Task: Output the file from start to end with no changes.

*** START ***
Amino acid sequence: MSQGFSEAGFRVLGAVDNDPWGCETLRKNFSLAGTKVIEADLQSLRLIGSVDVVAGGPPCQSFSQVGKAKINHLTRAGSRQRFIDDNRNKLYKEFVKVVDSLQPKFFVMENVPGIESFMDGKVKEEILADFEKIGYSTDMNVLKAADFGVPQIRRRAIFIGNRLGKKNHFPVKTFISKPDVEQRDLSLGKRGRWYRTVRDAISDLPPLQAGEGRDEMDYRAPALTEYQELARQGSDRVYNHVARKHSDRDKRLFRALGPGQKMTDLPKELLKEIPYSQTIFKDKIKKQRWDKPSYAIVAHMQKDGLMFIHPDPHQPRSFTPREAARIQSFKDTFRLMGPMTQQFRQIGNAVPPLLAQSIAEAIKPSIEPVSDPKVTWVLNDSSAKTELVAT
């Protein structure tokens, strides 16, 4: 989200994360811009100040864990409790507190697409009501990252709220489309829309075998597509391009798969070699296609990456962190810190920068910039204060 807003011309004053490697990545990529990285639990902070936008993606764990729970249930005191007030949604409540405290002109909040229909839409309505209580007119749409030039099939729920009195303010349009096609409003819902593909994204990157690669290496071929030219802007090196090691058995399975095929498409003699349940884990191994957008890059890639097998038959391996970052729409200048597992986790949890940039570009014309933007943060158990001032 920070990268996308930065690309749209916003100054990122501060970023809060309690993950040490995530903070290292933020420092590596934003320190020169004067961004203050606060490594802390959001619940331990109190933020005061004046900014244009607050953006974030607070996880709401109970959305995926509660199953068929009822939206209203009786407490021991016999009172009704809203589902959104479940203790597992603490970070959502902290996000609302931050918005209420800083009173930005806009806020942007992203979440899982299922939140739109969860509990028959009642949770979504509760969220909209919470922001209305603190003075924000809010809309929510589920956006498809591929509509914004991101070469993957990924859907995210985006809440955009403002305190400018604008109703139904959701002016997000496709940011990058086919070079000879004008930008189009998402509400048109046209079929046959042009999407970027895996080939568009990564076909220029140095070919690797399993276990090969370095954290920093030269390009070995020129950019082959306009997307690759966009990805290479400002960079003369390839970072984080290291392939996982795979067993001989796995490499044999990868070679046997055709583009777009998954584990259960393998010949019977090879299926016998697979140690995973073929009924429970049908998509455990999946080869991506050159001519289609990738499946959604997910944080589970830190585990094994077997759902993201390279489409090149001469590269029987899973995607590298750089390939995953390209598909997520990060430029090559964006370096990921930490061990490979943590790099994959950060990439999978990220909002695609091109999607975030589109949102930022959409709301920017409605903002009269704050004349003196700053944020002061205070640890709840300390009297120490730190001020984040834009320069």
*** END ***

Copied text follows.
Amino acid sequence: MSQGFSEAGFRVLGAVDNDPWGCETLRKNFSLAGTKVIEADLQSLRLIGSVDVVAGGPPCQSFSQVGKAKINHLTRAGSRQRFIDDNRNKLYKEFVKVVDSLQPKFFVMENVPGIESFMDGKVKEEILADFEKIGYSTDMNVLKAADFGVPQIRRRAIFIGNRLGKKNHFPVKTFISKPDVEQRDLSLGKRGRWYRTVRDAISDLPPLQAGEGRDEMDYRAPALTEYQELARQGSDRVYNHVARKHSDRDKRLFRALGPGQKMTDLPKELLKEIPYSQTIFKDKIKKQRWDKPSYAIVAHMQKDGLMFIHPDPHQPRSFTPREAARIQSFKDTFRLMGPMTQQFRQIGNAVPPLLAQSIAEAIKPSIEPVSDPKVTWVLNDSSAKTELVAT
């Protein structure tokens, strides 16, 4: 989200994360811009100040864990409790507190697409009501990252709220489309829309075998597509391009798969070699296609990456962190810190920068910039204060 807003011309004053490697990545990529990285639990902070936008993606764990729970249930005191007030949604409540405290002109909040229909839409309505209580007119749409030039099939729920009195303010349009096609409003819902593909994204990157690669290496071929030219802007090196090691058995399975095929498409003699349940884990191994957008890059890639097998038959391996970052729409200048597992986790949890940039570009014309933007943060158990001032 920070990268996308930065690309749209916003100054990122501060970023809060309690993950040490995530903070290292933020420092590596934003320190020169004067961004203050606060490594802390959001619940331990109190933020005061004046900014244009607050953006974030607070996880709401109970959305995926509660199953068929009822939206209203009786407490021991016999009172009704809203589902959104479940203790597992603490970070959502902290996000609302931050918005209420800083009173930005806009806020942007992203979440899982299922939140739109969860509990028959009642949770979504509760969220909209919470922001209305603190003075924000809010809309929510589920956006498809591929509509914004991101070469993957990924859907995210985006809440955009403002305190400018604008109703139904959701002016997000496709940011990058086919070079000879004008930008189009998402509400048109046209079929046959042009999407970027895996080939568009990564076909220029140095070919690797399993276990090969370095954290920093030269390009070995020129950019082959306009997307690759966009990805290479400002960079003369390839970072984080290291392939996982795979067993001989796995490499044999990868070679046997055709583009777009998954584990259960393998010949019977090879299926016998697979140690995973073929009924429970049908998509455990999946080869991506050159001519289609990738499946959604997910944080589970830190585990094994077997759902993201390279489409090149001469590269029987899973995607590298750089390939995953390209598909997520990060430029090559964006370096990921930490061990490979943590790099994959950060990439999978990220909002695609091109999607975030589109949102930022959409709301920017409605903002009269704050004349003196700053944020002061205070640890709840300390009297120490730190001020984040834009320069």